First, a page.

TITLE: Al Reclining (Enough's Enough)
This is a candid portrait of Albert Venters. Albert and his wife Jess have long been residents of Ainslie Wood West, and became close friends of my wife and me.
Al, as he prefers, was born in Lindsay, ON in 1923. During World War II, he served in the RCAF as an aircraft mechanic with the rank of LAC (Leading Air Craftsman). As with any true veteran, he holds onto his medals which are the physical embodiment of promises, sacrifices and duties he fulfilled when our planet was in turmoil and was threatened with certain destruction by Hitler. Al was assigned to the 427th (Lion) and 429th (Bison) Squadrons from June 1944 to January 17, 1946 and serviced Mk-I and Mk-III Avro Lancaster Bombers while stationed at RAF Leeming in North Yorkshire, England. Those birds would not have flown and did the jobs they did without guys like Al. He's told me some airfield horror stories that I can see still shake him.
After the war he did various construction and labour jobs, eventually becoming a Stelco steelworker in Hamilton, and brought Jess to Canada from Scotland. He and Jess lived in the city of Burlington near Oakville for many years before finally selling their house and moving to Ainslie Wood. These are people who have seen many changes in the world.
Al is a joker. He can drop one-liners, and tell believable but completely foolhardy stories like a precision machine operating on automatic. He's got an infectious laugh and a big grin. As he got on in years, he progressively became deaf and legally blind. For the former he has hearing aids for but there's nothing that can be done for his severely diminished vision. He has never been able to come to terms with his blindness; it's hell being a man who has a lot of living to do while his body is slowly shutting down on him, but when in the right company he can still muster up a good and completely original wisecrack.
Even though he's blind, he can still enjoy his woodwork; making birdhouses and hillbilly humerous toys like "Newfie Outhouses". I think his best sight-gag is the "Canadian Bean Spoon"; equipped with User Instructions. Picture this; a wooden spoon approximately one foot in length from end-to-end and completely lacking any sort of dip to the bowl end. The handle is made to be in a split "V" position to form side-beams, and little ladder rungs are fitted in between them. The little instruction card, typed up by a friend, says:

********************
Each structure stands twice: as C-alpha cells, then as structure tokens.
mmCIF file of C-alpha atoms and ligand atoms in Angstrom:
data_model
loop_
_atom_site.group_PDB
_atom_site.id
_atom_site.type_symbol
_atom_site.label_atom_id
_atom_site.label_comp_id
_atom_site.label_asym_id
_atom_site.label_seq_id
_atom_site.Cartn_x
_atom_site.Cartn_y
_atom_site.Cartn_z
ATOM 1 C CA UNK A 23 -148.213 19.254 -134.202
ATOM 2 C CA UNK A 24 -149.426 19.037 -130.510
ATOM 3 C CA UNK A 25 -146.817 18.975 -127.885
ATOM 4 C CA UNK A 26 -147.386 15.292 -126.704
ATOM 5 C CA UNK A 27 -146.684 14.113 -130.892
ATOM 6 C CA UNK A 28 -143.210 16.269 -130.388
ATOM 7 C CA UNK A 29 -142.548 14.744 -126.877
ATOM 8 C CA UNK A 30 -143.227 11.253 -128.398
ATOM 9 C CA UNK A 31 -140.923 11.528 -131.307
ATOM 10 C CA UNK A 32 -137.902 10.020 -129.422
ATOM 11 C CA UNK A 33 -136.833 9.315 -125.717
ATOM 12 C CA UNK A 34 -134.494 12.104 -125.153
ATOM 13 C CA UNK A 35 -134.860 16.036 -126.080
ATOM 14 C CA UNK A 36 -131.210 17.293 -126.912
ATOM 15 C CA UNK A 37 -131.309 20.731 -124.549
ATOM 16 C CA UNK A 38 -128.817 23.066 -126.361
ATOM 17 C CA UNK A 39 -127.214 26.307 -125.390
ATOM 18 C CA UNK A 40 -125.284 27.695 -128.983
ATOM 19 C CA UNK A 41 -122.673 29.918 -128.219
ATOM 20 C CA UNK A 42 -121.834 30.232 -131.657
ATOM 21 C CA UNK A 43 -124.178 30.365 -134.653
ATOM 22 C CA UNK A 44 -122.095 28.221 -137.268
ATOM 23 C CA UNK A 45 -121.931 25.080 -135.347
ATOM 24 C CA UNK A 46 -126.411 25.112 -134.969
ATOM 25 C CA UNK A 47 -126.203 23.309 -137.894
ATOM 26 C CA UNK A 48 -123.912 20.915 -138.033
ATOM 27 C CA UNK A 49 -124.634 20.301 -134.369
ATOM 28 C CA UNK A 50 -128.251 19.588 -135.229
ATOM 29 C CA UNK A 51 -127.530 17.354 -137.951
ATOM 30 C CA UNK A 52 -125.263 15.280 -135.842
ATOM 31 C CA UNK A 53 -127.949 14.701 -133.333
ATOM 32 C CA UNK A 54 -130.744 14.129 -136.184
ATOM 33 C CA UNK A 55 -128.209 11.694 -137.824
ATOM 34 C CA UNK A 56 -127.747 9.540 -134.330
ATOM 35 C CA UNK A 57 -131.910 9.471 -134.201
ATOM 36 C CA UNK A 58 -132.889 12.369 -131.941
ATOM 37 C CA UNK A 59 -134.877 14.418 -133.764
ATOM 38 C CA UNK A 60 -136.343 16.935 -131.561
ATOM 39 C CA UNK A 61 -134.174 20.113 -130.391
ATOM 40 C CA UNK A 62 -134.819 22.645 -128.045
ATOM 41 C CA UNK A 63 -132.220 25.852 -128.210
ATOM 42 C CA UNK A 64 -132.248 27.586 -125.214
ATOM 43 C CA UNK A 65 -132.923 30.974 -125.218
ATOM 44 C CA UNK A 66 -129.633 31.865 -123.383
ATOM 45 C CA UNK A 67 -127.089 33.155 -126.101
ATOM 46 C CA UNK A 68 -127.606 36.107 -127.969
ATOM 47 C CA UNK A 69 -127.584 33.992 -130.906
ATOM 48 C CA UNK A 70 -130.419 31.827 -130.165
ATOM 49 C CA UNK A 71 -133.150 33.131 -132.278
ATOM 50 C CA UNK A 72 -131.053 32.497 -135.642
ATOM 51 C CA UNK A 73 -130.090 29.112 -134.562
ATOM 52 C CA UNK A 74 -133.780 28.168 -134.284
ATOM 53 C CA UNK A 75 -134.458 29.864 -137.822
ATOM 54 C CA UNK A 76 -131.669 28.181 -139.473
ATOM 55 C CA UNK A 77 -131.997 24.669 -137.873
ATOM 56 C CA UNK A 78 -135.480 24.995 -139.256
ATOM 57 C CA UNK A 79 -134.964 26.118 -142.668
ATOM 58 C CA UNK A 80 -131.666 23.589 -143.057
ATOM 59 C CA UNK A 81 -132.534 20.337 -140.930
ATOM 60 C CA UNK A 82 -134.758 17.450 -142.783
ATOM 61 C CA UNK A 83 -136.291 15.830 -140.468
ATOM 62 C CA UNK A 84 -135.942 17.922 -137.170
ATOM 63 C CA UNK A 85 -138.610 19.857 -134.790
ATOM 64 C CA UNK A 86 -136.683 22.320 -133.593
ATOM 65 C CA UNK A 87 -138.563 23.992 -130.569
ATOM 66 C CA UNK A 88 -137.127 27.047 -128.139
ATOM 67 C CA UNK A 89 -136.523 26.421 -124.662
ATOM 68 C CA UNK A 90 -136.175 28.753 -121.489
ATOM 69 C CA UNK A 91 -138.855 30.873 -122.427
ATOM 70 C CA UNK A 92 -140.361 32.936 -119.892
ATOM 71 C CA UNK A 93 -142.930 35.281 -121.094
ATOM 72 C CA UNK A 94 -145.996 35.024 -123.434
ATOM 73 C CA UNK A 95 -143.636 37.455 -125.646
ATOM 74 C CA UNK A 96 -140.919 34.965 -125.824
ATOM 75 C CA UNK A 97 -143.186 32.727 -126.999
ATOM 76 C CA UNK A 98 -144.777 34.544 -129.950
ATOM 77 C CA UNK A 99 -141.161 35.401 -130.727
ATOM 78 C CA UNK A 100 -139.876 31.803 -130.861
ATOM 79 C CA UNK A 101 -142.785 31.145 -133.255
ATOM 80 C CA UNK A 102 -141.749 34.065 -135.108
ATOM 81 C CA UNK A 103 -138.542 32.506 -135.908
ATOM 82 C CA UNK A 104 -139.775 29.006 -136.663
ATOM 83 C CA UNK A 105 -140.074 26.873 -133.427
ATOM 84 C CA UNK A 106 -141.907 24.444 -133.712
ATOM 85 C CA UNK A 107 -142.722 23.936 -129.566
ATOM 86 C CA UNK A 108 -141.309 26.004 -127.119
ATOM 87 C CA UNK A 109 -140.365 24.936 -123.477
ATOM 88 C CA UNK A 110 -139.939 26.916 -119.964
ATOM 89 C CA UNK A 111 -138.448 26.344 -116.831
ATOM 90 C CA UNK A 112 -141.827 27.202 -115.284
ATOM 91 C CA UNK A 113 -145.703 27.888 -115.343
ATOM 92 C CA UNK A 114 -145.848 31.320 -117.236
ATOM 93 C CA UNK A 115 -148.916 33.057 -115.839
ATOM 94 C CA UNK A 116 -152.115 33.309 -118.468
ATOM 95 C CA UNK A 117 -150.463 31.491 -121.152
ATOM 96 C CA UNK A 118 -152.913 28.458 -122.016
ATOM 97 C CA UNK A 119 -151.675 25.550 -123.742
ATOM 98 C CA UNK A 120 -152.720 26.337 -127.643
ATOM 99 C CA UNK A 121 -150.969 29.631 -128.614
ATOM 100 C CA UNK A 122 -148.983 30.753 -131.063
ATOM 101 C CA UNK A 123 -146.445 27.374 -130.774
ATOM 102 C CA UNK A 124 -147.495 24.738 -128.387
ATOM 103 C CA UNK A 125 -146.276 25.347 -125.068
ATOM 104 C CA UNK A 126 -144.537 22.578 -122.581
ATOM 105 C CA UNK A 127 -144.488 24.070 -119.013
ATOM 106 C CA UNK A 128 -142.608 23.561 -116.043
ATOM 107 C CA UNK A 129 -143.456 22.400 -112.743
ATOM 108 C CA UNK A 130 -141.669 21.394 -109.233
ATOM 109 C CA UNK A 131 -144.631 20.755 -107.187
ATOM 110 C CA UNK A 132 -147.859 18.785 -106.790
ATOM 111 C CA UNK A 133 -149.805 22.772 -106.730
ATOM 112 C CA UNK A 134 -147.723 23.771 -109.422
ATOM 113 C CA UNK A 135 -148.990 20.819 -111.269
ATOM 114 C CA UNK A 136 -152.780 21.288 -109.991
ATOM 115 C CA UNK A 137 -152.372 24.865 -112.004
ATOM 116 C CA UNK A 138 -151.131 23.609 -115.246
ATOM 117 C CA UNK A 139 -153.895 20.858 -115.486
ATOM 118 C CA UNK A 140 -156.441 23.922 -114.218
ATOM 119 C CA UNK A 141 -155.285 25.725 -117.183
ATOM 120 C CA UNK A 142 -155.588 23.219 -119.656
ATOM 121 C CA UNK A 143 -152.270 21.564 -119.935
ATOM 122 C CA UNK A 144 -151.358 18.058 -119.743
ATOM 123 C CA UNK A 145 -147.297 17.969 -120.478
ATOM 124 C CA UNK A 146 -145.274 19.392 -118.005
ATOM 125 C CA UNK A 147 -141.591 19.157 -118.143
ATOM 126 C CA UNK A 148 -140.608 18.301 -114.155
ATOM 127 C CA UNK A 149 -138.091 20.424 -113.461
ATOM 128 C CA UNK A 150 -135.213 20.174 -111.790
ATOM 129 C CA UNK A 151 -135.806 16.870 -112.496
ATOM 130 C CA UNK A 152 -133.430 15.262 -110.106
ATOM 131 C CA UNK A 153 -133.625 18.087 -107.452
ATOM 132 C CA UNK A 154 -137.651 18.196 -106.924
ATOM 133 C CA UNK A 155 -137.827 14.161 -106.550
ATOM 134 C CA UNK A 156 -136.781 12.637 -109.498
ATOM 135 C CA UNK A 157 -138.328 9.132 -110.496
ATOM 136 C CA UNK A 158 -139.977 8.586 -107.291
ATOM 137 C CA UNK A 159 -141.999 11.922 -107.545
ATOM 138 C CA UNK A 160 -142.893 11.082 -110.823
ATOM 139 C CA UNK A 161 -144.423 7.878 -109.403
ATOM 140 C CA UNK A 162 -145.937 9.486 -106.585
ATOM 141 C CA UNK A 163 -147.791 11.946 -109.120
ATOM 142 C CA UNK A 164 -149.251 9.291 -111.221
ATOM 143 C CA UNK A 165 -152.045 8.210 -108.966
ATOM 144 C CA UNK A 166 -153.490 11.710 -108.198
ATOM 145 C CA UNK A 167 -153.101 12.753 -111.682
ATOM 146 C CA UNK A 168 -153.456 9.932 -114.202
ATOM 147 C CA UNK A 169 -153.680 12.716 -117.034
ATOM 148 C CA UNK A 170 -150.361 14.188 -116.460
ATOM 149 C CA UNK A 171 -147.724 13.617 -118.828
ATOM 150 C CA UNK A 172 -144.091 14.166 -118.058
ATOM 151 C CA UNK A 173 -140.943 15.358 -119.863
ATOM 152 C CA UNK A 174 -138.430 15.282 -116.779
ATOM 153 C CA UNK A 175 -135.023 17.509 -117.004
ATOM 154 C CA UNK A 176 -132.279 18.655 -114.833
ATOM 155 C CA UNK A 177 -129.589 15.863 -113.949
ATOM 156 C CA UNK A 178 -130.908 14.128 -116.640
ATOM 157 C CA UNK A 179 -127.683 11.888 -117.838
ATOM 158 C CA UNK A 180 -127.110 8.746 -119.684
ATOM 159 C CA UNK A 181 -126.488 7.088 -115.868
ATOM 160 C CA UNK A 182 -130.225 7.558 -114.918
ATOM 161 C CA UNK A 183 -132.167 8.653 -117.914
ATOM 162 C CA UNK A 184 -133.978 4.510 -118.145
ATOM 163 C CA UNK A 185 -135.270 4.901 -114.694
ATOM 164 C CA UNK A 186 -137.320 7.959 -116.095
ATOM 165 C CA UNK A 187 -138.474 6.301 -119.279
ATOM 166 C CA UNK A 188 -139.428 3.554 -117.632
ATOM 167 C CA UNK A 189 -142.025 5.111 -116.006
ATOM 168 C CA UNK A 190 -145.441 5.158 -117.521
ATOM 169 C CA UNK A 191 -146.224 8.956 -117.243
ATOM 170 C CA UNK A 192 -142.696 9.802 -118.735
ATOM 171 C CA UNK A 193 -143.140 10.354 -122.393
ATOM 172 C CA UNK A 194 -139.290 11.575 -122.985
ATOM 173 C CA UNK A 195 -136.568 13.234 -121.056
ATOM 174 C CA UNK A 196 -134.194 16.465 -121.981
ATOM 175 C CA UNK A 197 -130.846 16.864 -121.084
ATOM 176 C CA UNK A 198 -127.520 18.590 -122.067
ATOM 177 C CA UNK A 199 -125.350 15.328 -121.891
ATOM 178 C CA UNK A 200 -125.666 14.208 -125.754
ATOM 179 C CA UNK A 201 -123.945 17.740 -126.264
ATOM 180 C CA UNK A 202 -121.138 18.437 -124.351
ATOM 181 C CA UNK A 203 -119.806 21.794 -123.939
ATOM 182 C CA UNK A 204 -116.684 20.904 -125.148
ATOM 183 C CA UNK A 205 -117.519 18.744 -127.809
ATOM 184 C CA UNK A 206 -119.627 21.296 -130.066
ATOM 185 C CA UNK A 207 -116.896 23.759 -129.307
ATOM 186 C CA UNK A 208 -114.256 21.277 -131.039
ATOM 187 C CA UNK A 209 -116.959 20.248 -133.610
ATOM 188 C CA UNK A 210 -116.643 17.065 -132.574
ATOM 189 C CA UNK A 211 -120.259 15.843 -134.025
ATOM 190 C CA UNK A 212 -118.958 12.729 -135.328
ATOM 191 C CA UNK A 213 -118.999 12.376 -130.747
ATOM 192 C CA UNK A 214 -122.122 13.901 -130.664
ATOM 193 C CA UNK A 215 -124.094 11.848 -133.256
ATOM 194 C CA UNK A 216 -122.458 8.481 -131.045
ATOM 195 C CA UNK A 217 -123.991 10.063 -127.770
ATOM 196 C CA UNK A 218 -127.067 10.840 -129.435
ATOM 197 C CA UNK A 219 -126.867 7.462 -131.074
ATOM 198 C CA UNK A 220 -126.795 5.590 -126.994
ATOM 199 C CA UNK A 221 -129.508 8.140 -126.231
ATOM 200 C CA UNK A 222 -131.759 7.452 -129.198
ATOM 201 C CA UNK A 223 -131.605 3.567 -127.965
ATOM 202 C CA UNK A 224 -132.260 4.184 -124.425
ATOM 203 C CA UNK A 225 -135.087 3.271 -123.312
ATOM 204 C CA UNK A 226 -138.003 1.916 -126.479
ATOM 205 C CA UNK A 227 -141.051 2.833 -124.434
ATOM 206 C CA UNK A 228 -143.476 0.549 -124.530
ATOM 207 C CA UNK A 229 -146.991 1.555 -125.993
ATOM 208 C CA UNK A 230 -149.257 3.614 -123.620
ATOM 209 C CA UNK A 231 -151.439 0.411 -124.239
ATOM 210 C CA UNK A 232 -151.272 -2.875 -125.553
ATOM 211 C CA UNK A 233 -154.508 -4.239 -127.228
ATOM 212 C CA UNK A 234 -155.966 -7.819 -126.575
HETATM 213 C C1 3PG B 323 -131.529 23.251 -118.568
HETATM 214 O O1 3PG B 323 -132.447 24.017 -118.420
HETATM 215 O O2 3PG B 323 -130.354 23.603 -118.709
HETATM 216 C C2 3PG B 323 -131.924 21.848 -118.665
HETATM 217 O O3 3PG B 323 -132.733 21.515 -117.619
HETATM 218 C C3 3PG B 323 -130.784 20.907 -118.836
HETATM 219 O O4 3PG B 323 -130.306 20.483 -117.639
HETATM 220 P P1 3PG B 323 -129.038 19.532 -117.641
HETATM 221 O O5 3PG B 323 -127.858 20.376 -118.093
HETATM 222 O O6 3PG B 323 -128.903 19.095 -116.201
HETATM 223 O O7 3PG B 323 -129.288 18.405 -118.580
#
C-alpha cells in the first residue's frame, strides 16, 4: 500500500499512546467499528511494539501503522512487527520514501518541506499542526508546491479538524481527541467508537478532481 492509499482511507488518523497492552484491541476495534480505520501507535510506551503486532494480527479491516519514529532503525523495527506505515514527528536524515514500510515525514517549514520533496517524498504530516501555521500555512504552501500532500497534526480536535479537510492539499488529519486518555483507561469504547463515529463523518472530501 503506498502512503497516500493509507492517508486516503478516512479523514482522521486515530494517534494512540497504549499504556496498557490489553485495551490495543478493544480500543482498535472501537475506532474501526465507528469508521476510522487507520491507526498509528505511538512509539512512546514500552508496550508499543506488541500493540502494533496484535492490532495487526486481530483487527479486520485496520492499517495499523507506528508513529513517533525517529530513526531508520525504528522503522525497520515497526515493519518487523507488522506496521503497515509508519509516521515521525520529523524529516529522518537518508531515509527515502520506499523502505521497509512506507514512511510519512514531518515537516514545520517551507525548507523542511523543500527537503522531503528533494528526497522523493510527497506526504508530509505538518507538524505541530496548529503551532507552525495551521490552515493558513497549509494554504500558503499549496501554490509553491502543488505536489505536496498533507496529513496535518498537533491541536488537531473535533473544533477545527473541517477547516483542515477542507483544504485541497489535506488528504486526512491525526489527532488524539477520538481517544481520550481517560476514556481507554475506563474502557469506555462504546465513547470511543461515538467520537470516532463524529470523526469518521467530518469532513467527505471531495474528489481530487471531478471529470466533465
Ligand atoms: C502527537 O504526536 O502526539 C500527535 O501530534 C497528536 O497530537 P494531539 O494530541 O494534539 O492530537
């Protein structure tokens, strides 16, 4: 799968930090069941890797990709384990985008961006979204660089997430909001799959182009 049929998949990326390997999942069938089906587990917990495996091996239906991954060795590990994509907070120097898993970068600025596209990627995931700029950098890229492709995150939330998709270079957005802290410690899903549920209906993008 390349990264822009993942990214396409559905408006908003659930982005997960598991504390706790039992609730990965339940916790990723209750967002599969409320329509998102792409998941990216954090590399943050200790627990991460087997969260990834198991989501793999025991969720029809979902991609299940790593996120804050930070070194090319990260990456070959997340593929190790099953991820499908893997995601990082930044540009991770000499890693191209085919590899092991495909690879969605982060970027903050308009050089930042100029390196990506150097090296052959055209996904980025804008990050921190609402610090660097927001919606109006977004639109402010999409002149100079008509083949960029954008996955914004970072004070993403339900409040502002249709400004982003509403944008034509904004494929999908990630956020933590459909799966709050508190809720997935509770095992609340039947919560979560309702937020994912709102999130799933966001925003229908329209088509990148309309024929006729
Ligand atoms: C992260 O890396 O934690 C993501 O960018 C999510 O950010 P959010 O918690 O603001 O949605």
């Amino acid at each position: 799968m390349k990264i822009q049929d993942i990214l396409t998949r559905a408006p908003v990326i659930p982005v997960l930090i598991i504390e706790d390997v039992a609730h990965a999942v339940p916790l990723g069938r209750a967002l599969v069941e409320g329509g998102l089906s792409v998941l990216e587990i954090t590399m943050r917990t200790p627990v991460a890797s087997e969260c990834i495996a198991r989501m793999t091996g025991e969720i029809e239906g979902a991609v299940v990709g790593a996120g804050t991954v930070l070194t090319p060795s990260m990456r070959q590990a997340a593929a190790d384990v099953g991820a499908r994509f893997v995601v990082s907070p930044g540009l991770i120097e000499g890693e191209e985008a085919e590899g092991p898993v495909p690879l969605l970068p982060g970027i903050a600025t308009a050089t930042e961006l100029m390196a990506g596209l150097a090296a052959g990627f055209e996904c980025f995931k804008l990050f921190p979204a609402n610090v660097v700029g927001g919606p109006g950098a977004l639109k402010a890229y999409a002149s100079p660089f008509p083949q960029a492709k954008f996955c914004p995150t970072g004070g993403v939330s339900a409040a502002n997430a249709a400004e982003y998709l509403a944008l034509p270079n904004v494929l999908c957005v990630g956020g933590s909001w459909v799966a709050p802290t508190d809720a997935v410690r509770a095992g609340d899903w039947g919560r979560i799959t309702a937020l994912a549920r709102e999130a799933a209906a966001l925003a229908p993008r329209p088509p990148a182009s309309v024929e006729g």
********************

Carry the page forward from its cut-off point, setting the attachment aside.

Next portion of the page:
"Place the spoon in pot while cooking any kind of beans. Do not remove the spoon while cooking!! The spoon will take the gas out of the beans, and the little 'farts' will climb up the ladder and jump over the side of the pot!!"
Conversations with Al can also be thought provoking. I've known him to often recall memories of birding, enjoying nature photography, cherished experiences and lessons learned through military service, witnessing steel workers, union reps and their bosses abusing each other with impunity, raising two dearly loved children and drinking with old pals.
I'm very impressed with this everyman. He's a real Hamiltonian. He never became famous or acquired the daily exercised power to affect the fates of many. He just tried to get the most out of life while being careful to not step on anyone in the process. It's a privilege to have photographed him like this.
Al's allowed me to shoot him before this picture but I was never satisfied with those images. He deliberately and patiently posed for me in those, even when he was in McMaster hospital dealing with trouble from his aged heart, but as much as I like posed images, I prefer candids the most. I composed this honest character revealing portrait when he was just being his relaxed self in his den one week before Christmas of 2009. He looks like a tough old guy revealing his rarely seen graceful side. The image fits right in to this Hamilton urban photography life project of mine.
While the generic main title is the most appropriate, I thought the alternative title also goes well with the poem that his posture and facial expression inspired. I made that poem a part of my Statement of Authenticity for this piece. The prose itself doesn't necessary reflect Al's life but I believe it could, in whole, in part, seriously or humorously reflect the lives of many viewers of this piece.
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